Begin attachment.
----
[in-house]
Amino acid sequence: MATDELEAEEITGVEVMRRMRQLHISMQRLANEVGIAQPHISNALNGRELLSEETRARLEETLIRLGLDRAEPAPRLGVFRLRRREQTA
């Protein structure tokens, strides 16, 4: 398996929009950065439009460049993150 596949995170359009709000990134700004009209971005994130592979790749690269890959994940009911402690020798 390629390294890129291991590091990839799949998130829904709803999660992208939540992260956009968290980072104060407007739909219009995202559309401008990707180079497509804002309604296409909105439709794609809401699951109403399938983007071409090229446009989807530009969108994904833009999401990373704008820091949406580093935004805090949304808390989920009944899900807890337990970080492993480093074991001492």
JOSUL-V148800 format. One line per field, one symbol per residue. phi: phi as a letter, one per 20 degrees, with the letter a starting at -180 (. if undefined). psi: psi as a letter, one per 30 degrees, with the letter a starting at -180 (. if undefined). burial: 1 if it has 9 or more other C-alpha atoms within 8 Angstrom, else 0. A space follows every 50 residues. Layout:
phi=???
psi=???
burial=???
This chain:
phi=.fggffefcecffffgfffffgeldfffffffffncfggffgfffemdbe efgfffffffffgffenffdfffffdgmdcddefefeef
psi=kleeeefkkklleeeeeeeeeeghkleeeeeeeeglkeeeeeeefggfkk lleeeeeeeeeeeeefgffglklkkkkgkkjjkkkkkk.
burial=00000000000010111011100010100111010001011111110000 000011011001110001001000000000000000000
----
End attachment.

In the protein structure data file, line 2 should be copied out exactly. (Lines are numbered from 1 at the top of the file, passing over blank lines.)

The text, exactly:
Amino acid sequence: MATDELEAEEITGVEVMRRMRQLHISMQRLANEVGIAQPHISNALNGRELLSEETRARLEETLIRLGLDRAEPAPRLGVFRLRRREQTA